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These 5 Grocery Items Are Cheaper Than Ever Right Now

So, stock up when you see these prices drop.

The grocery industry has been facing major disruptions. The combined effects of the pandemic, climate change, and economic uncertainty over the past couple of years have culminated in a series of supply chain breakdowns. For the consumer, this means supply shortages, shipping delays, and temporary store closures are becoming more commonplace – and all of the added production cost to suppliers is driving up food prices.

The U.S. Bureau of Labor Statistics' Consumer Price Index report for January 2022 was released on Feb. 9, and it tells the story of cost trends for every spending category over the past year. Now the numbers are in, and since January 2021, "food at home" spending has increased 7.4%. Consumers should use this number as a benchmark, Phil Lempert, the consumer behavior analyst and founder behind Supermarket Guru, told Eat This, Not That! "Anything that's substantially less [than the 7.4% increase] is a deal," said Lempert. "When you see those products that have minor decreases, that's the time to stock up."

So what should you reach for at the supermarket to save money? While unexpected fluctuations are bound to happen over the next several months, there are five food items we've noticed grocery chains marking down lately.

Related: 6 Things You'll See at Costco This Year

Beef, Poultry, Pork

meat aisle

Due to a myriad of supply chain complications over the past year, meat prices have been riding high – so much so that consumers have been on the hunt for suitable protein-packed alternatives.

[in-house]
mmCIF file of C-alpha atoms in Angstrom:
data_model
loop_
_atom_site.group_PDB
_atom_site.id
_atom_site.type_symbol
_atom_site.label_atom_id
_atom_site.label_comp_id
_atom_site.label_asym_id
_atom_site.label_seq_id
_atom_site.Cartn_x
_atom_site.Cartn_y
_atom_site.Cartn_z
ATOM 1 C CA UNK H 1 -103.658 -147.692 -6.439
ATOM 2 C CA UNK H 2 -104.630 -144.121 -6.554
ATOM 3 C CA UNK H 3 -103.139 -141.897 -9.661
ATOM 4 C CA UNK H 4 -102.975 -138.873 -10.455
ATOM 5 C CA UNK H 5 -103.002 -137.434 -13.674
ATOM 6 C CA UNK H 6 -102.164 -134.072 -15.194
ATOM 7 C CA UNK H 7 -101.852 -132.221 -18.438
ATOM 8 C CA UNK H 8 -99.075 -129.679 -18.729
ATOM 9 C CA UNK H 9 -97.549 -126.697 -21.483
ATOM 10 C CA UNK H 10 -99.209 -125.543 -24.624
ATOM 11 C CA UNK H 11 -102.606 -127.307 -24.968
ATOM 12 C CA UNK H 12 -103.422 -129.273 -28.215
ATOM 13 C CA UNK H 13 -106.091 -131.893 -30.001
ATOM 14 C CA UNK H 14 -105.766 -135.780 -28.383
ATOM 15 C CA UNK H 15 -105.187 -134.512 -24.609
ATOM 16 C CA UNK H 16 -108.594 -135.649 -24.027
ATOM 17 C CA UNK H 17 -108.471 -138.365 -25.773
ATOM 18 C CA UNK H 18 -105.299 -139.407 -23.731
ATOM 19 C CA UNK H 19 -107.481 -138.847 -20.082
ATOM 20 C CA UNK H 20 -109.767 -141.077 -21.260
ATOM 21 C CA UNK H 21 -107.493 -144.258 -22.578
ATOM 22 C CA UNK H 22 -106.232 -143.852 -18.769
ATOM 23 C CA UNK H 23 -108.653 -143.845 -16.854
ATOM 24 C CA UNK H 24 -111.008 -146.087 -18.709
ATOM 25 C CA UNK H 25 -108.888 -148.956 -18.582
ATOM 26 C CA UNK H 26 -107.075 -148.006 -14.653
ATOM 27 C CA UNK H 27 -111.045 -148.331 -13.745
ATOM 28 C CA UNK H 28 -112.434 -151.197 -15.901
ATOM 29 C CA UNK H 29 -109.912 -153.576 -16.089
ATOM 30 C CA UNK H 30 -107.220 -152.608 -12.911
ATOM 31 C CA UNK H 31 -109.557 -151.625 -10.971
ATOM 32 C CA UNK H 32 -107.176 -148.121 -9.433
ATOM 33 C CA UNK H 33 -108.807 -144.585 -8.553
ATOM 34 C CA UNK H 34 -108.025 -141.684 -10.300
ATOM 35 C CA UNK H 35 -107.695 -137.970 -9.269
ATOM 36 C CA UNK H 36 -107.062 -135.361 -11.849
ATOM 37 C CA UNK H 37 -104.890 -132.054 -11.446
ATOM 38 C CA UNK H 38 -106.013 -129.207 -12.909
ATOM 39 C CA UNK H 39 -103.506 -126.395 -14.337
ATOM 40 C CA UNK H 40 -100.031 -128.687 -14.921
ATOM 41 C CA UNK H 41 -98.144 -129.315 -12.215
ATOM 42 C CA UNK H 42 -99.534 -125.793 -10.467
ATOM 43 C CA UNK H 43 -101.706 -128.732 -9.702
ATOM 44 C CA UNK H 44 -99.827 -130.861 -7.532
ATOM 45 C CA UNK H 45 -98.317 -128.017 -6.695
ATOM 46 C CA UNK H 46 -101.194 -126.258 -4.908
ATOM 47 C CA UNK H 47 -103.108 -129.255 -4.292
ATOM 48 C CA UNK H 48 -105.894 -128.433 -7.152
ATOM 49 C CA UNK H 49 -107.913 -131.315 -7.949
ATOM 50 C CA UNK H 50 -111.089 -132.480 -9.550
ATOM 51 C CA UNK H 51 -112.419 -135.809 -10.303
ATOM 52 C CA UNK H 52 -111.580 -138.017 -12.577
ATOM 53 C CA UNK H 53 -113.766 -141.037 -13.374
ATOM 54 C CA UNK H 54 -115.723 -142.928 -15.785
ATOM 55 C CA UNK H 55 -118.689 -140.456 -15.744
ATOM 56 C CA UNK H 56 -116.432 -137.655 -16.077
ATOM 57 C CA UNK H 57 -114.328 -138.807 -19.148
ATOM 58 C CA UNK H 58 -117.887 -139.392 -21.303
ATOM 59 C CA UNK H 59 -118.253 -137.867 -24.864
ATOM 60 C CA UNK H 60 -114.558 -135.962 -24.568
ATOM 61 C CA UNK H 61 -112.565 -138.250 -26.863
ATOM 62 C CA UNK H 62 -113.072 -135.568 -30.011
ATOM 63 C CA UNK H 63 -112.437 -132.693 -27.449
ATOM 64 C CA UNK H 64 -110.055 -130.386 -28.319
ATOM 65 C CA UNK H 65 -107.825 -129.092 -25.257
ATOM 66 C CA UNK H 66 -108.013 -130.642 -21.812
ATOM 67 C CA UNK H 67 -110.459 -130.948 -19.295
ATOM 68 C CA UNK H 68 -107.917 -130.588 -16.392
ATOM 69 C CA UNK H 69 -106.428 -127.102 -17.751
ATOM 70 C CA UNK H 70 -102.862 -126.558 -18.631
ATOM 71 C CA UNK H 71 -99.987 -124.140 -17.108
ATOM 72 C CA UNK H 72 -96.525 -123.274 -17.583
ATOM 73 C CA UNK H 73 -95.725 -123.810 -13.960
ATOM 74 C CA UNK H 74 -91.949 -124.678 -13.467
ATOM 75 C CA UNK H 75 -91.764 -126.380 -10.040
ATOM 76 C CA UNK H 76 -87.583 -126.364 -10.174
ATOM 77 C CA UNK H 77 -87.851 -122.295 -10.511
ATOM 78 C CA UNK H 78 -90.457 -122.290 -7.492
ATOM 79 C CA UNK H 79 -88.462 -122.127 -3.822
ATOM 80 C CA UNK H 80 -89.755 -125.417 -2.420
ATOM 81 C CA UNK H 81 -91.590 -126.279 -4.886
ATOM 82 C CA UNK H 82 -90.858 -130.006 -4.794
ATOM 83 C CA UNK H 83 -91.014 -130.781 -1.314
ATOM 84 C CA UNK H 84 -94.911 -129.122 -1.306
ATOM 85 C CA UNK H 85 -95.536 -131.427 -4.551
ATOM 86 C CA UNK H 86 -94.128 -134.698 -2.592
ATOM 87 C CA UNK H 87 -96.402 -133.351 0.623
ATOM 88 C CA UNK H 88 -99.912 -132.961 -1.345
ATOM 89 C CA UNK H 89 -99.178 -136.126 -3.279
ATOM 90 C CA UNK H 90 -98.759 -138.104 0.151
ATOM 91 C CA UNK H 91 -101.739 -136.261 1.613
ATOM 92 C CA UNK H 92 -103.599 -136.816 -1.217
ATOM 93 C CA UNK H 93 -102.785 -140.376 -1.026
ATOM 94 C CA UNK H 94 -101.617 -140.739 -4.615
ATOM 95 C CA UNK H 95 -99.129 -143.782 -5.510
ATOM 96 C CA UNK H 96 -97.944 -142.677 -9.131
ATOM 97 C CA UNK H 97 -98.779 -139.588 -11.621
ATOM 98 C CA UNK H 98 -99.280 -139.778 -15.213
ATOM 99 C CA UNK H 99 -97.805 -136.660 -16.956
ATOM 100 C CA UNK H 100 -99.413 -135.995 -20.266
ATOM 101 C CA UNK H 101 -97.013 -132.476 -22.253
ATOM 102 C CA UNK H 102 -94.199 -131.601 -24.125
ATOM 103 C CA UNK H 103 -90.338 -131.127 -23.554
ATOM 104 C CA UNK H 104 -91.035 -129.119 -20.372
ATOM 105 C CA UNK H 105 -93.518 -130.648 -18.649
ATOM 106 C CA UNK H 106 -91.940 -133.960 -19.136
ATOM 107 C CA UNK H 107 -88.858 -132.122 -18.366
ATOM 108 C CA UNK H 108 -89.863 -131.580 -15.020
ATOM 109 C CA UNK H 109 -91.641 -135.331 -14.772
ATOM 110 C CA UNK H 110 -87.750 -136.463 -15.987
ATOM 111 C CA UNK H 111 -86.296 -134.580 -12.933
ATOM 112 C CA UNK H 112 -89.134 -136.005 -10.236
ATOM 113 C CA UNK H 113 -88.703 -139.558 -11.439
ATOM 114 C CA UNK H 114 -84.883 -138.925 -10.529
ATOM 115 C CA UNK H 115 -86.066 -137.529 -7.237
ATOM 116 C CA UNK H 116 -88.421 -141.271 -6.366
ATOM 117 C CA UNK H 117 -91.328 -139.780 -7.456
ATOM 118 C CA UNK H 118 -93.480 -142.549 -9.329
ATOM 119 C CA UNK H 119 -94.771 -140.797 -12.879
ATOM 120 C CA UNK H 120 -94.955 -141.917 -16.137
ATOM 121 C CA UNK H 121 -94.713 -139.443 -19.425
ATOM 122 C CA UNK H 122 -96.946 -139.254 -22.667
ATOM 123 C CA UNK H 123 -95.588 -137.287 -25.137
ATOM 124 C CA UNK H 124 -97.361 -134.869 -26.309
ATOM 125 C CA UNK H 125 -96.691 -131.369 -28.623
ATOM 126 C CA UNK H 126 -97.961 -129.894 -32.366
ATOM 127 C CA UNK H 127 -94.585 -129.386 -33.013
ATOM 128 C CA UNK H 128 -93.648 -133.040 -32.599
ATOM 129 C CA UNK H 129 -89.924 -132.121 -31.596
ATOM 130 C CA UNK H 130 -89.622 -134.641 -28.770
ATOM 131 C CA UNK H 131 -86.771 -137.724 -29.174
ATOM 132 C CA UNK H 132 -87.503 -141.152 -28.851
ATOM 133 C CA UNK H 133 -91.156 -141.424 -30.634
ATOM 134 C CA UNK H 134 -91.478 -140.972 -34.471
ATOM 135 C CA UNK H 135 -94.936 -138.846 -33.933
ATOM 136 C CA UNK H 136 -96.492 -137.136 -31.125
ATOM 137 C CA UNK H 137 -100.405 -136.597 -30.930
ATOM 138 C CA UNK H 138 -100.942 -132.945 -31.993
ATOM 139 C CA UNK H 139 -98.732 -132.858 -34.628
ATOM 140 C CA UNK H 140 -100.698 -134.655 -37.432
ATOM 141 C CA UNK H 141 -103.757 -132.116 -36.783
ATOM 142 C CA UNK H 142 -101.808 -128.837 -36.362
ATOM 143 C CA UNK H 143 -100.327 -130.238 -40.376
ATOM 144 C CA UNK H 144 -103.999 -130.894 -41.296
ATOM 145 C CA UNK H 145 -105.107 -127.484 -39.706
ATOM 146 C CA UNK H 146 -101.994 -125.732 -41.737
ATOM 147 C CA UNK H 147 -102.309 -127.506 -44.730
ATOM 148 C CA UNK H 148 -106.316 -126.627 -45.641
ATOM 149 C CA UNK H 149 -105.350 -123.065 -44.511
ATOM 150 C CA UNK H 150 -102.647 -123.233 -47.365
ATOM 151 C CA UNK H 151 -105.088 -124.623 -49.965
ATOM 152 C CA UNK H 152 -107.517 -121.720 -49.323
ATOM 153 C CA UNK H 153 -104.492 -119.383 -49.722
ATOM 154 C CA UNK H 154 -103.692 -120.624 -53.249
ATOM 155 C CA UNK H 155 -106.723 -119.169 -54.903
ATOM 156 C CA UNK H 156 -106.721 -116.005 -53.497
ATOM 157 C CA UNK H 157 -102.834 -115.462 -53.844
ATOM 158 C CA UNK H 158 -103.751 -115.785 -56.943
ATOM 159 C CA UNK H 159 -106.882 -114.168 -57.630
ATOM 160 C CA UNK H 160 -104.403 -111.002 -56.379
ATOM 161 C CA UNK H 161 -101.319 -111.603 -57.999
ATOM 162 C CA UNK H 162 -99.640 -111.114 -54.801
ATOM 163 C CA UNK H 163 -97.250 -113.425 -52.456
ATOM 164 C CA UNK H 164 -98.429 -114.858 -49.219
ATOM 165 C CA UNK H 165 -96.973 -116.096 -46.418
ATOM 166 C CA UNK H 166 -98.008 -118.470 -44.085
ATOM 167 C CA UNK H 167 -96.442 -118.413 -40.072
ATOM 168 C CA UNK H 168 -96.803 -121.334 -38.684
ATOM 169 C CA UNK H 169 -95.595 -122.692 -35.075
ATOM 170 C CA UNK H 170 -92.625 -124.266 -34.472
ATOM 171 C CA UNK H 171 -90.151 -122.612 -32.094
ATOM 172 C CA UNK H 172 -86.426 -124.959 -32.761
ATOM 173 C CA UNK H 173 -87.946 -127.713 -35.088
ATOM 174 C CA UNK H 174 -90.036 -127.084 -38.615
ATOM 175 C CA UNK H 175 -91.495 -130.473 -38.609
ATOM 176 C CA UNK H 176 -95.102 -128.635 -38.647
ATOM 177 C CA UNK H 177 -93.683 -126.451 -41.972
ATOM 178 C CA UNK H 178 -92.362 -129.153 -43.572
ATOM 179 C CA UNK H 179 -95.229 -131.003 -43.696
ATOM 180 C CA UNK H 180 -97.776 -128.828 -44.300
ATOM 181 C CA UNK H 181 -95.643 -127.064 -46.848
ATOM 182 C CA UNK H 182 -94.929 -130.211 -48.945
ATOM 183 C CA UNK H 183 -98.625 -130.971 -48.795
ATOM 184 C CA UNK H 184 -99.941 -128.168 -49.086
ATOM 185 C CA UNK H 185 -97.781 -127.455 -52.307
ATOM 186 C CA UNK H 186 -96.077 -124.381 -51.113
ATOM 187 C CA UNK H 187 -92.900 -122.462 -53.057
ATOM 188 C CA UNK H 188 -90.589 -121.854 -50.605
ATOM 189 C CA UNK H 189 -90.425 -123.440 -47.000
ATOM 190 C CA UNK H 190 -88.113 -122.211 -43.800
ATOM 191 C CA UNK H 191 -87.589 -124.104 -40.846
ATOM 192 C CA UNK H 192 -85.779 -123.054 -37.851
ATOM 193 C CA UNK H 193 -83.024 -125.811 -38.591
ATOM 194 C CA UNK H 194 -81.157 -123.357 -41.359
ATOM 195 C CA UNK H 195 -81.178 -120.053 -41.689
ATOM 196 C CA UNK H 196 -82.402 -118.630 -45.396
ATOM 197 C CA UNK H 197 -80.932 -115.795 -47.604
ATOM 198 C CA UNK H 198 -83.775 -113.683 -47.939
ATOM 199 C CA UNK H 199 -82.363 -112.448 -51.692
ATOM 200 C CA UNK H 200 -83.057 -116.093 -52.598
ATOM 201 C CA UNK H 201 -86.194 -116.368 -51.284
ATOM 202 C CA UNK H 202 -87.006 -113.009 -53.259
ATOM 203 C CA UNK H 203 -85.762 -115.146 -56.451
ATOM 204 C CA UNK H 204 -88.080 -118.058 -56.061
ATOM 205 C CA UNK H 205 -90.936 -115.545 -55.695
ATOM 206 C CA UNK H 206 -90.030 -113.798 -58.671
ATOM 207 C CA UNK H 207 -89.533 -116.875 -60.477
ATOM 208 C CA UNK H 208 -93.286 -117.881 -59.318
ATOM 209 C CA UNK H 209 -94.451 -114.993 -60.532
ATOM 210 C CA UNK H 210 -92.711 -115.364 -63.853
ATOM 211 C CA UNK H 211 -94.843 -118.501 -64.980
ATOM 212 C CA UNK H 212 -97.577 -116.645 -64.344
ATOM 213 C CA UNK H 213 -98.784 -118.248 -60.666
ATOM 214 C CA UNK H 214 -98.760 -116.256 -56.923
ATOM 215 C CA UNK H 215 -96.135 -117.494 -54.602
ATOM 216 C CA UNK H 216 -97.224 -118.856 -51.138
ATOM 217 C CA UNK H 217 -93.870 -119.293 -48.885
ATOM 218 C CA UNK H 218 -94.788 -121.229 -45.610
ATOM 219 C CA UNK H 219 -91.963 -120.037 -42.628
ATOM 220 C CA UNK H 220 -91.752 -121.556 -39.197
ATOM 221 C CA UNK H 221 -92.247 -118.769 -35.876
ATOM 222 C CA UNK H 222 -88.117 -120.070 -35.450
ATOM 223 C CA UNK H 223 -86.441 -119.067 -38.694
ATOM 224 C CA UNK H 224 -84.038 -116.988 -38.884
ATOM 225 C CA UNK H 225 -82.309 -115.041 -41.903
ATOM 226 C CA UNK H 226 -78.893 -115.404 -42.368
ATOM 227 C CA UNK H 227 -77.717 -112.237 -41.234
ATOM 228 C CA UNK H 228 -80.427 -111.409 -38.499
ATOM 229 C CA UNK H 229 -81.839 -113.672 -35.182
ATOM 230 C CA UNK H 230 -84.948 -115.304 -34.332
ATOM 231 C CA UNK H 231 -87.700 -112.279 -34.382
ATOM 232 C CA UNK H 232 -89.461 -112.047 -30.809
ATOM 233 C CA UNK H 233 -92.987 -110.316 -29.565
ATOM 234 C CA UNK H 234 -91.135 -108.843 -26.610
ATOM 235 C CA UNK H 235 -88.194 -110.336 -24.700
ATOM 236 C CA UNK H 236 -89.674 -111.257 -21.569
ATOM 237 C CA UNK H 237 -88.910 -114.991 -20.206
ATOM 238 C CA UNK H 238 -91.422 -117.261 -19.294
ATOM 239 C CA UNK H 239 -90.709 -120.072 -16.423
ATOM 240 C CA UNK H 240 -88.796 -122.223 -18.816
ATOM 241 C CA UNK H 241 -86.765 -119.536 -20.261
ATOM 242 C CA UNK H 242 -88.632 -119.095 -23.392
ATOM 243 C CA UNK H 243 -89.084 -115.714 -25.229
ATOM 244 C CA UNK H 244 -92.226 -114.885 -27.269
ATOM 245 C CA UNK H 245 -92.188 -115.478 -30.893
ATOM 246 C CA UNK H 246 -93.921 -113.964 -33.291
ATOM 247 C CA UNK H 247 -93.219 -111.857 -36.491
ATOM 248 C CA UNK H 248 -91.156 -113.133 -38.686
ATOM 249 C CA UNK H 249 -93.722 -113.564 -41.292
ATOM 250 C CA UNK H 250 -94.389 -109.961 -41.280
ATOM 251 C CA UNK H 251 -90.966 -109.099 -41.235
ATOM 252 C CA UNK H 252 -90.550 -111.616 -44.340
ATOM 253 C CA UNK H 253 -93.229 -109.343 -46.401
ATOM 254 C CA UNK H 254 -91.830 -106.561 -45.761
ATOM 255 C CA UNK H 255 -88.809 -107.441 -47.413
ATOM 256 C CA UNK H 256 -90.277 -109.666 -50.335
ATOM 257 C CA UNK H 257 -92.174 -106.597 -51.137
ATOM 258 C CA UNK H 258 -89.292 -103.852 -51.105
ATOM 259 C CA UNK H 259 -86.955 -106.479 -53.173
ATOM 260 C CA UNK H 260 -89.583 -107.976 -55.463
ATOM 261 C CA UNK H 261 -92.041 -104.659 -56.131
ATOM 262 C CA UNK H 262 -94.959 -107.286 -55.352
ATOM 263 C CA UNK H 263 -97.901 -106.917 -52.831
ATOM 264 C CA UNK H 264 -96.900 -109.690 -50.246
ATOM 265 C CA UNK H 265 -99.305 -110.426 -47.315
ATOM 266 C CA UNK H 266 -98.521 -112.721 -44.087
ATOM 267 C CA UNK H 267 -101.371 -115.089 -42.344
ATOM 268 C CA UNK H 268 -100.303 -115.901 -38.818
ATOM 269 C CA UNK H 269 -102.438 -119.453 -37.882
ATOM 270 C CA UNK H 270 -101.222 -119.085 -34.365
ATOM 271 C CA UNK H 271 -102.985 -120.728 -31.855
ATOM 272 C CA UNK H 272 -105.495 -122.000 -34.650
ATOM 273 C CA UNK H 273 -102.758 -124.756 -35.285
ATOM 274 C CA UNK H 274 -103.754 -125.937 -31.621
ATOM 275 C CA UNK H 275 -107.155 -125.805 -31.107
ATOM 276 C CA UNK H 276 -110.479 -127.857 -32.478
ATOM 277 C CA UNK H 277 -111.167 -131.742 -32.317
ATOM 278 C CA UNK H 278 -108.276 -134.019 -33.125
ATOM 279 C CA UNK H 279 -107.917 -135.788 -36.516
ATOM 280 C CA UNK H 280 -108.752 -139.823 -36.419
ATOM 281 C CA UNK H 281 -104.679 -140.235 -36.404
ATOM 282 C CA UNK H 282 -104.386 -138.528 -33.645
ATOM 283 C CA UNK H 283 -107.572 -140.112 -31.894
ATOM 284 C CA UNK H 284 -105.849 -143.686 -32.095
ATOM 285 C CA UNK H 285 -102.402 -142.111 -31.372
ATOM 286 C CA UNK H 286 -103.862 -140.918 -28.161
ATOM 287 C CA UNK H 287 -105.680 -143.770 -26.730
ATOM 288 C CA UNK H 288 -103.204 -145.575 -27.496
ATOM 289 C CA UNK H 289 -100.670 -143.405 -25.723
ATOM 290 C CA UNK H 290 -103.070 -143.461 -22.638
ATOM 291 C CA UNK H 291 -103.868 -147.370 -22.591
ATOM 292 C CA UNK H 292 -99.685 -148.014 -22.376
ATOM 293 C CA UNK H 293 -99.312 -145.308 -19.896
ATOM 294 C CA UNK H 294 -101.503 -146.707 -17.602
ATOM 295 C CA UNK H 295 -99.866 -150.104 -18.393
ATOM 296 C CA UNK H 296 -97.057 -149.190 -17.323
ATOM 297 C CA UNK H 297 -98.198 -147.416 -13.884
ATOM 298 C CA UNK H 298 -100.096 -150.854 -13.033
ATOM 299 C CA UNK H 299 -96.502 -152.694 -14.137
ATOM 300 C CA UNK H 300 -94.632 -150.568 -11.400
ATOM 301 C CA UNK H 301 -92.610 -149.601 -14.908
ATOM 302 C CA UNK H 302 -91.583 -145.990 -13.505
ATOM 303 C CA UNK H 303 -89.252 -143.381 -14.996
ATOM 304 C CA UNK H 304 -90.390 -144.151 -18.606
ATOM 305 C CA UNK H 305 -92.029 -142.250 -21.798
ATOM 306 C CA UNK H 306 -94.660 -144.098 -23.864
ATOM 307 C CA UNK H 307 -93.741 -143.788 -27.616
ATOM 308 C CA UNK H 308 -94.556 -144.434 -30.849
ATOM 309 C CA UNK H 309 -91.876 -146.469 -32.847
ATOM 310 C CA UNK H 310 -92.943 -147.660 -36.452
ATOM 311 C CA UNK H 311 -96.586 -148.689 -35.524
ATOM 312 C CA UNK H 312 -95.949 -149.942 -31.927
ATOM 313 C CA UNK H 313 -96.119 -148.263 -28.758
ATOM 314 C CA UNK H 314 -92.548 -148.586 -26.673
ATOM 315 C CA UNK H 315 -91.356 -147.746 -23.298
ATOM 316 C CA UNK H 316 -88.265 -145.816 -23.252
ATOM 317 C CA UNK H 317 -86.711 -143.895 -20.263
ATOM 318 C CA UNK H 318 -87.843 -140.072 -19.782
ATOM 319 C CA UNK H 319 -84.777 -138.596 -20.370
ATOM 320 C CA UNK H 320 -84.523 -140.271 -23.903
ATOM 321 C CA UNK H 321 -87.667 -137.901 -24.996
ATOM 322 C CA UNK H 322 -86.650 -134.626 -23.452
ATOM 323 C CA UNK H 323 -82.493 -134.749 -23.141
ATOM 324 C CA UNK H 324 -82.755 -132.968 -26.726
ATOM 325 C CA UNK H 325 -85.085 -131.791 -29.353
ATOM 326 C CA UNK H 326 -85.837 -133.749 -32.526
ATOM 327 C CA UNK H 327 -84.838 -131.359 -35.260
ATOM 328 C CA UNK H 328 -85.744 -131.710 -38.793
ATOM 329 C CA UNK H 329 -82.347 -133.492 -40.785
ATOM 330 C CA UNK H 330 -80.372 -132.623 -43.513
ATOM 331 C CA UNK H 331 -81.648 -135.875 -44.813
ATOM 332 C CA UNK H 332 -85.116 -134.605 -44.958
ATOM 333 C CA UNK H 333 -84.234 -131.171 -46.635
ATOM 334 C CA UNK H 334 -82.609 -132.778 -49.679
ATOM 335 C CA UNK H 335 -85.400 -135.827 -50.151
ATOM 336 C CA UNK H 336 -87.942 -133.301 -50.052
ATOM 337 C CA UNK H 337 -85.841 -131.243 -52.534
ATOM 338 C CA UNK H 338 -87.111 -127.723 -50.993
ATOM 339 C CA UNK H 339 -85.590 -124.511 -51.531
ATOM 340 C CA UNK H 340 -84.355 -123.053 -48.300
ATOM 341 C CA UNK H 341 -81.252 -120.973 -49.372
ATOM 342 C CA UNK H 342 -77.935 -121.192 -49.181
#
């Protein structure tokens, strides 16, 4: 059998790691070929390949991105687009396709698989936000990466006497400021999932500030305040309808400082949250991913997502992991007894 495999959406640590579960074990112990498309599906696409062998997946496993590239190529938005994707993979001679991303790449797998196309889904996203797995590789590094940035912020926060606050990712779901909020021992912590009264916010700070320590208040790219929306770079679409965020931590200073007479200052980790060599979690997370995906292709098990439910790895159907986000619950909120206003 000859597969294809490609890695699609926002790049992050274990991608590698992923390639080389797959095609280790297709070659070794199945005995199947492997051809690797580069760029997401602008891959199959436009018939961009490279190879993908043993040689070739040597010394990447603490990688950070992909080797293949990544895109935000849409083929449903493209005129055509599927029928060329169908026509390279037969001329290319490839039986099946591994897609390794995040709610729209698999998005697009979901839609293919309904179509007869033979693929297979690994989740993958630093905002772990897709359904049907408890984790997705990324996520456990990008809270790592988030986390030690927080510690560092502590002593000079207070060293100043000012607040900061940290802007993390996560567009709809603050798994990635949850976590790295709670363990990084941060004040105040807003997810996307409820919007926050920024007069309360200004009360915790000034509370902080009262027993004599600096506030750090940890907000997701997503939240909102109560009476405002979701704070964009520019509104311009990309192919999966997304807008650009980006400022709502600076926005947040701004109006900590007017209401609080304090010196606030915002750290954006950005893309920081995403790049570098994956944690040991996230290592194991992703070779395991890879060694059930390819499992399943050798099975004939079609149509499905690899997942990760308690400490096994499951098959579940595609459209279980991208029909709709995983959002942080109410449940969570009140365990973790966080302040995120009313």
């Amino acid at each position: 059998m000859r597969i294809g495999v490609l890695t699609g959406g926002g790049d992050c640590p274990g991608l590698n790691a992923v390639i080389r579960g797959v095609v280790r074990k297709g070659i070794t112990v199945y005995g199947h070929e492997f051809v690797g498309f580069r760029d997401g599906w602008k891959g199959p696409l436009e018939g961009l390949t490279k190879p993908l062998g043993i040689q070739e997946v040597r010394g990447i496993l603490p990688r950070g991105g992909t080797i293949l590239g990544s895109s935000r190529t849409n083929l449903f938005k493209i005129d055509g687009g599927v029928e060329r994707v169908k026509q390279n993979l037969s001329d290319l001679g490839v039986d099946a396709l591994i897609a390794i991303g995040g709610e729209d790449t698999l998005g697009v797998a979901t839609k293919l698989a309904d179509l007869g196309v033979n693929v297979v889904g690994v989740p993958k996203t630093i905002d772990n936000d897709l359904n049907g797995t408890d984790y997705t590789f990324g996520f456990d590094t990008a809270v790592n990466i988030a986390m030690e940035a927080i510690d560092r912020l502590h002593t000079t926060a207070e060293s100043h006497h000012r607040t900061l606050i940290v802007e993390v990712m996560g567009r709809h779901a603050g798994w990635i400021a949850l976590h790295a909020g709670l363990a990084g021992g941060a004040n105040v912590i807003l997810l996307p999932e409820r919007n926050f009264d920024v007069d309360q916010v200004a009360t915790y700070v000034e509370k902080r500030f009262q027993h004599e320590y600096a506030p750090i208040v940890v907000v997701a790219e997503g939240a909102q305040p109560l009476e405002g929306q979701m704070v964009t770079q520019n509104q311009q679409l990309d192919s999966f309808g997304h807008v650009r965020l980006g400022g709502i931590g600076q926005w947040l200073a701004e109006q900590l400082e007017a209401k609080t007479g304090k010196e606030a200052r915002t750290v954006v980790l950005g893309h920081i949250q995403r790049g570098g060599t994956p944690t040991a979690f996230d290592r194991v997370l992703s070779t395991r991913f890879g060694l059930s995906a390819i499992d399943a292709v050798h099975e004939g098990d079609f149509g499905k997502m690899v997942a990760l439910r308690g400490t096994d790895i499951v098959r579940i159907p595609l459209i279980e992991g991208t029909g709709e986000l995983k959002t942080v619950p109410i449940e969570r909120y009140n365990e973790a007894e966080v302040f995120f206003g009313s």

However, the January 2022 CPI report showed a seasonally adjusted price decrease by 0.4% for meat from November to December 2021, and the most recent report showed 0.3% decreases for beef and poultry.

This downtrend trend in cost could be temporary, but the Biden administration is poised to help bring prices down even further. CNN reported that the White House plans to designate $1 billion from the American Rescue Plan to help independent meat producers compete against larger suppliers, increasing price competition and lowering costs for shoppers.

It's unclear how these antitrust efforts will affect meat in the long term, but for now, you're likely to see the sticker price come down a bit.

One other way to save on meat? Cut out the middleman and buy your beef from a local butcher.


chocolate aisle
SLSK Photography / Shutterstock

Nothing says romance like a red box of chocolates. With Valentine's Day right around the corner, USA Today found the best deals to accommodate your loved one's sweet tooth. And stores will continue to mark down their heart-shaped goodies as the holiday nears an end. Last year, a few days after February 14th, Walmart shoppers saw 75% off seasonal candy and chocolate.

If you're looking to replenish your supply of cheat-day treats for bargain prices, you'll want to hit the seasonal aisle just after you've celebrated with that special someone (especially if that someone is you!)

Seasonal Produce